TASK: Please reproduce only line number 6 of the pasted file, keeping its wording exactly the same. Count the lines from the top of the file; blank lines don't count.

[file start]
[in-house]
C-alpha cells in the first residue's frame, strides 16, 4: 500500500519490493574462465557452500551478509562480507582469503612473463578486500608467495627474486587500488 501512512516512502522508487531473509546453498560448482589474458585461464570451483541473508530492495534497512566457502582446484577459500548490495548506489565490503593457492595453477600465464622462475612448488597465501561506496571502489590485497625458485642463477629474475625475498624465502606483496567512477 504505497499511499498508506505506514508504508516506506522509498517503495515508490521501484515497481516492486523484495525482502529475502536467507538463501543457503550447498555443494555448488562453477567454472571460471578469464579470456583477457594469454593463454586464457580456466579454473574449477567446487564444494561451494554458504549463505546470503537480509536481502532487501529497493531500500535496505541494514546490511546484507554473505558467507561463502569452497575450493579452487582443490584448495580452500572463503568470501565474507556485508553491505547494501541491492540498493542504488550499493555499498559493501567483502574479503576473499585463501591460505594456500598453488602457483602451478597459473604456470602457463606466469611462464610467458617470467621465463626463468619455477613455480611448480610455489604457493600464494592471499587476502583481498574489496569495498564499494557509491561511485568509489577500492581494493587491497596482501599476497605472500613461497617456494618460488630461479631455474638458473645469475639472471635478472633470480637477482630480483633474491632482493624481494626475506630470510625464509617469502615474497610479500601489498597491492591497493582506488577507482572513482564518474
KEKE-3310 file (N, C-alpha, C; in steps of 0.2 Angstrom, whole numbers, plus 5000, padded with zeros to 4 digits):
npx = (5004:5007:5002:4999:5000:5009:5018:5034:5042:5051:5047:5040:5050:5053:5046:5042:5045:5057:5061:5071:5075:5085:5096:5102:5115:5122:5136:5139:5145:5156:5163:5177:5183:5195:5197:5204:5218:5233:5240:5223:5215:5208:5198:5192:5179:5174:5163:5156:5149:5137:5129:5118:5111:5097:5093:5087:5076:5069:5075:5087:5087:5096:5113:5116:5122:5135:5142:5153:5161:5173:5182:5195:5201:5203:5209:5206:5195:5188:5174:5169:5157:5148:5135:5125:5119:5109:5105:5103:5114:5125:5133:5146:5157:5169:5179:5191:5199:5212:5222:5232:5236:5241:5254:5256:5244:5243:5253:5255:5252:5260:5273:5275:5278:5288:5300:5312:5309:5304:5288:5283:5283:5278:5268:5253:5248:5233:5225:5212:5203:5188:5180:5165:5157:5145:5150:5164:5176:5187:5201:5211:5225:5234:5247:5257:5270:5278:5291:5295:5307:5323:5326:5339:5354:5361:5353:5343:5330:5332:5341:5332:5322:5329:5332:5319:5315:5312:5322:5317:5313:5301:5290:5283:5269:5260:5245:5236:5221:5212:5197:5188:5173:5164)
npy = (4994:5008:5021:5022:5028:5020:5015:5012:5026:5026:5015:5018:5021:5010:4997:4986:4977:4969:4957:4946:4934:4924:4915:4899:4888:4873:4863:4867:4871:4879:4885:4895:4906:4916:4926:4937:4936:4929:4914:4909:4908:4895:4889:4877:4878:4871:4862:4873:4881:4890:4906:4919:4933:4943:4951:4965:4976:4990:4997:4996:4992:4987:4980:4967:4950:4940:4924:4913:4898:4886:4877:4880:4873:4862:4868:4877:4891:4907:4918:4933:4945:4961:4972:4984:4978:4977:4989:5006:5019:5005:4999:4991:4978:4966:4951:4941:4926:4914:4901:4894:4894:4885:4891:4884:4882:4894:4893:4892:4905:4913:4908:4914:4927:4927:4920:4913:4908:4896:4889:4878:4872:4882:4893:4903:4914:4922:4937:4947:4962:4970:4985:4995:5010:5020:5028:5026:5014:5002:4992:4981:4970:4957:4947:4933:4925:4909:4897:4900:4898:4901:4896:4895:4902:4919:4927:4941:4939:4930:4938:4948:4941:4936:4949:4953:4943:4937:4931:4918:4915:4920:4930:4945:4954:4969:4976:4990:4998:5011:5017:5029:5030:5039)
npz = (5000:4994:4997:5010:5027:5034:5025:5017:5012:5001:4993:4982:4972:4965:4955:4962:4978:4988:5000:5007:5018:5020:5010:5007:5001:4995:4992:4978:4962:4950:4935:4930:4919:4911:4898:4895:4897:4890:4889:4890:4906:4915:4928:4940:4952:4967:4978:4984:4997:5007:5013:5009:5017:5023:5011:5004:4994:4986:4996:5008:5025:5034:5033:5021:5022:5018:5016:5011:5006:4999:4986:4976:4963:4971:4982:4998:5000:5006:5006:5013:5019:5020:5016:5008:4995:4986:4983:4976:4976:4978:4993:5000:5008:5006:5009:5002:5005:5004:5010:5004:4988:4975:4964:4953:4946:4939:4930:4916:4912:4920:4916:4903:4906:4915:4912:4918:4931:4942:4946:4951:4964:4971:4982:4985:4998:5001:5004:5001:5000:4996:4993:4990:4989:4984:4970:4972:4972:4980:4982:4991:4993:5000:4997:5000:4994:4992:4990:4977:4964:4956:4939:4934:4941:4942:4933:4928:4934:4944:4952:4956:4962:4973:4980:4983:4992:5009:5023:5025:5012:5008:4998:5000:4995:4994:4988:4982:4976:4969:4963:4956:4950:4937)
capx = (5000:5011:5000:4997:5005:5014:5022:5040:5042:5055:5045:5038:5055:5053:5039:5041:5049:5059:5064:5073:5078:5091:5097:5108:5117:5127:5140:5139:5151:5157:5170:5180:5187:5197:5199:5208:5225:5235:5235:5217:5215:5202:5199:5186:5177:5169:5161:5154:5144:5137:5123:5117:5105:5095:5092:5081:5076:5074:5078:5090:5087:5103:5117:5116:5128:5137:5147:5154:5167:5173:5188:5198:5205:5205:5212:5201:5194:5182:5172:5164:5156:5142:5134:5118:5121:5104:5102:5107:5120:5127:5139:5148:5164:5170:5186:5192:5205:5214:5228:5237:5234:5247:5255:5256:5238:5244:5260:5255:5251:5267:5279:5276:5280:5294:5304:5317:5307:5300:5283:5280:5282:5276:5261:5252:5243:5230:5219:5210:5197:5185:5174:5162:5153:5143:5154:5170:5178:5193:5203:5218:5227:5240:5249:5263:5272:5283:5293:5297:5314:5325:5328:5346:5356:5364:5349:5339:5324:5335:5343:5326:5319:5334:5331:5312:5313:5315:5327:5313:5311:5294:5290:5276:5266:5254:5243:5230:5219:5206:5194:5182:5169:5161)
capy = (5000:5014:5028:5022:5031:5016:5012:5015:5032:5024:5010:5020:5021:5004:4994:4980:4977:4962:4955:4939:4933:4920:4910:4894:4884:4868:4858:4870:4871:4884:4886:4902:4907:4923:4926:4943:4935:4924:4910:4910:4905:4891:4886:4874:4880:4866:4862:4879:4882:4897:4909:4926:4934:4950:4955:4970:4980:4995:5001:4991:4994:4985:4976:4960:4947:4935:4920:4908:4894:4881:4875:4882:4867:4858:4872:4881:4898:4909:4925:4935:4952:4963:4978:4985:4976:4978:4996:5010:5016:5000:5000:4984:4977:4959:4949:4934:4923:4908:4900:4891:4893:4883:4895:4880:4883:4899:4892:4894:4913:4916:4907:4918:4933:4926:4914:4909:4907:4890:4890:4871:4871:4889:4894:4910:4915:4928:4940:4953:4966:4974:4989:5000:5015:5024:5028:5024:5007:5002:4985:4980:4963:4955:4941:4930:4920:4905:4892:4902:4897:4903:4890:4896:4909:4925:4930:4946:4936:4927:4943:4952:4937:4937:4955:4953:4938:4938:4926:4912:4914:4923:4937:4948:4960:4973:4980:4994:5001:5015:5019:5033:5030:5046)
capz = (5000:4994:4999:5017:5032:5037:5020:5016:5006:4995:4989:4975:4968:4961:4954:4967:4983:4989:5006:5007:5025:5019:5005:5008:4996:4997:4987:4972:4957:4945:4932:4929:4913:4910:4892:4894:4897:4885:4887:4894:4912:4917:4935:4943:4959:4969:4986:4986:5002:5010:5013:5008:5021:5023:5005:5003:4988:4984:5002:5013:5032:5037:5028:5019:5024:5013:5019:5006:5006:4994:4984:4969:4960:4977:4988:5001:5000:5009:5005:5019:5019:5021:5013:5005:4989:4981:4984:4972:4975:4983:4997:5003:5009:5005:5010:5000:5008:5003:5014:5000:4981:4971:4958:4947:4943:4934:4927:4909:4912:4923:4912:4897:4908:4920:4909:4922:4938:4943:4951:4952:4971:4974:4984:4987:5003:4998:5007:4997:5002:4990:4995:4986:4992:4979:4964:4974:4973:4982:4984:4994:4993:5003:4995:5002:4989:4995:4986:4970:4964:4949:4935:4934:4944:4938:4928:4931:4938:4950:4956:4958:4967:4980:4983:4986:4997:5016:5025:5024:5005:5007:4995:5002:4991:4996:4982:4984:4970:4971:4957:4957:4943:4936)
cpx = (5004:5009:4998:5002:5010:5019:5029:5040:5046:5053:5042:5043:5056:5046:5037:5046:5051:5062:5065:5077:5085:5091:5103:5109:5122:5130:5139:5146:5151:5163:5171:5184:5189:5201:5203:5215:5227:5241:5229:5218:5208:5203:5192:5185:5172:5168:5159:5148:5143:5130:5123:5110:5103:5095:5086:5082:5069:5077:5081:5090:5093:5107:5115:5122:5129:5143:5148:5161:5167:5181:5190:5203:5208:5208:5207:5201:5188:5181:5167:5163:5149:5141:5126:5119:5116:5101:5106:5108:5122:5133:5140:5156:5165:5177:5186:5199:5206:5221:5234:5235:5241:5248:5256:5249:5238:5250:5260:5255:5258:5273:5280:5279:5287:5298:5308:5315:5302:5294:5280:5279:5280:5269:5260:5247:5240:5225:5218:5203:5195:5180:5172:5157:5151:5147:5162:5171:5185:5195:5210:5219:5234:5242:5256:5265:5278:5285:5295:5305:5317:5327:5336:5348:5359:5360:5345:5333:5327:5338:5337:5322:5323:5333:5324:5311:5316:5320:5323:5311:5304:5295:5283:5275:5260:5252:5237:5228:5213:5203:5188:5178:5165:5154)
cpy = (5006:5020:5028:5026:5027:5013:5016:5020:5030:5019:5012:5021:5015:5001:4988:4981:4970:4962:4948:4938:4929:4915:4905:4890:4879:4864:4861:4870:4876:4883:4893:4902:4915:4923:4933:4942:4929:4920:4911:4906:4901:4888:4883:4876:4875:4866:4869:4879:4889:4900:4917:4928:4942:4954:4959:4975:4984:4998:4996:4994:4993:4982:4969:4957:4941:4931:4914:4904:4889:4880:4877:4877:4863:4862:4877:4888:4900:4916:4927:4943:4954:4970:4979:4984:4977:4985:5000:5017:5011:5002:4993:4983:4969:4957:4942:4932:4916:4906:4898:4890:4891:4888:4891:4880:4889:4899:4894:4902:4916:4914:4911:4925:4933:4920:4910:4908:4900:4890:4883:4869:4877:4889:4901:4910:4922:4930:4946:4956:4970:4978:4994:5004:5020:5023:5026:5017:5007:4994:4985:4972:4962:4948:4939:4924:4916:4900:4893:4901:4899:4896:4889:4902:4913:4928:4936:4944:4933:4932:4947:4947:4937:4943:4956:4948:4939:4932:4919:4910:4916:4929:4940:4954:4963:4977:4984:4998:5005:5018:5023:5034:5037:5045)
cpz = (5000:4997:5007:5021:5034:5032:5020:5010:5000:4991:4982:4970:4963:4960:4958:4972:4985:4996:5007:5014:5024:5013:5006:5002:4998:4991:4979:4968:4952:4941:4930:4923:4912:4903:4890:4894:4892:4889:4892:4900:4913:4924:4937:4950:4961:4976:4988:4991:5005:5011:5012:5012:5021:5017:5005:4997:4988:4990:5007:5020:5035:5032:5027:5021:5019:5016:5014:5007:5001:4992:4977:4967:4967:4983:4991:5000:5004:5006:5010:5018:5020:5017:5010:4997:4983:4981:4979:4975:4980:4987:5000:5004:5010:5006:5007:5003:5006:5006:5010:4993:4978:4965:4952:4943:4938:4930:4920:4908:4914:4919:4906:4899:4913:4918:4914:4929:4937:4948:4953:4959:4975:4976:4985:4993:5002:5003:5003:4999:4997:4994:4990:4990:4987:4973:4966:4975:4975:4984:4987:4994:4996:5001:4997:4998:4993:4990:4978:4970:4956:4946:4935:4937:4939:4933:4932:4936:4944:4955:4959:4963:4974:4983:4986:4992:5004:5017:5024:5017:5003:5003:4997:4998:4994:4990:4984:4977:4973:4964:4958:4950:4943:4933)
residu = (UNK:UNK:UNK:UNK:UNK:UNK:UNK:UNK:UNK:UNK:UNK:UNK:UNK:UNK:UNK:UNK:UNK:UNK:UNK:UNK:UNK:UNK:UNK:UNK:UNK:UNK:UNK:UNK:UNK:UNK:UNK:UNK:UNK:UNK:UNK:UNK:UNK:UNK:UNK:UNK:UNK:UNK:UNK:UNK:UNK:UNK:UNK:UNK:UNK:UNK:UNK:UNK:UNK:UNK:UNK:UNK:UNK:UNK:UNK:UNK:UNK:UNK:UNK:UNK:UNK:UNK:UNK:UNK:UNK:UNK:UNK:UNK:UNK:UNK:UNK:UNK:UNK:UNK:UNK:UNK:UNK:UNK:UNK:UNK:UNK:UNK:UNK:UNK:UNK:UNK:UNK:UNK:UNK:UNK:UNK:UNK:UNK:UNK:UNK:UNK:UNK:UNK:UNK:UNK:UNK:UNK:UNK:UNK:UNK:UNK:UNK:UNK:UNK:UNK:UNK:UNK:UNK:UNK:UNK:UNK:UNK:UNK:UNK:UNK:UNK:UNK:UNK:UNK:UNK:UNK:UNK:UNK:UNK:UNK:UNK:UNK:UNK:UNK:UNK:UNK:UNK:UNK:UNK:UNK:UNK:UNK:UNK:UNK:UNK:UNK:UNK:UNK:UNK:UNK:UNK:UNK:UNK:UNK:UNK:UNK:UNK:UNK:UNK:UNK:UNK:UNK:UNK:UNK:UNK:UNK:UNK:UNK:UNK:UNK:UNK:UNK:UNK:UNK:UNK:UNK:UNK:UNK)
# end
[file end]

npz = (5000:4994:4997:5010:5027:5034:5025:5017:5012:5001:4993:4982:4972:4965:4955:4962:4978:4988:5000:5007:5018:5020:5010:5007:5001:4995:4992:4978:4962:4950:4935:4930:4919:4911:4898:4895:4897:4890:4889:4890:4906:4915:4928:4940:4952:4967:4978:4984:4997:5007:5013:5009:5017:5023:5011:5004:4994:4986:4996:5008:5025:5034:5033:5021:5022:5018:5016:5011:5006:4999:4986:4976:4963:4971:4982:4998:5000:5006:5006:5013:5019:5020:5016:5008:4995:4986:4983:4976:4976:4978:4993:5000:5008:5006:5009:5002:5005:5004:5010:5004:4988:4975:4964:4953:4946:4939:4930:4916:4912:4920:4916:4903:4906:4915:4912:4918:4931:4942:4946:4951:4964:4971:4982:4985:4998:5001:5004:5001:5000:4996:4993:4990:4989:4984:4970:4972:4972:4980:4982:4991:4993:5000:4997:5000:4994:4992:4990:4977:4964:4956:4939:4934:4941:4942:4933:4928:4934:4944:4952:4956:4962:4973:4980:4983:4992:5009:5023:5025:5012:5008:4998:5000:4995:4994:4988:4982:4976:4969:4963:4956:4950:4937)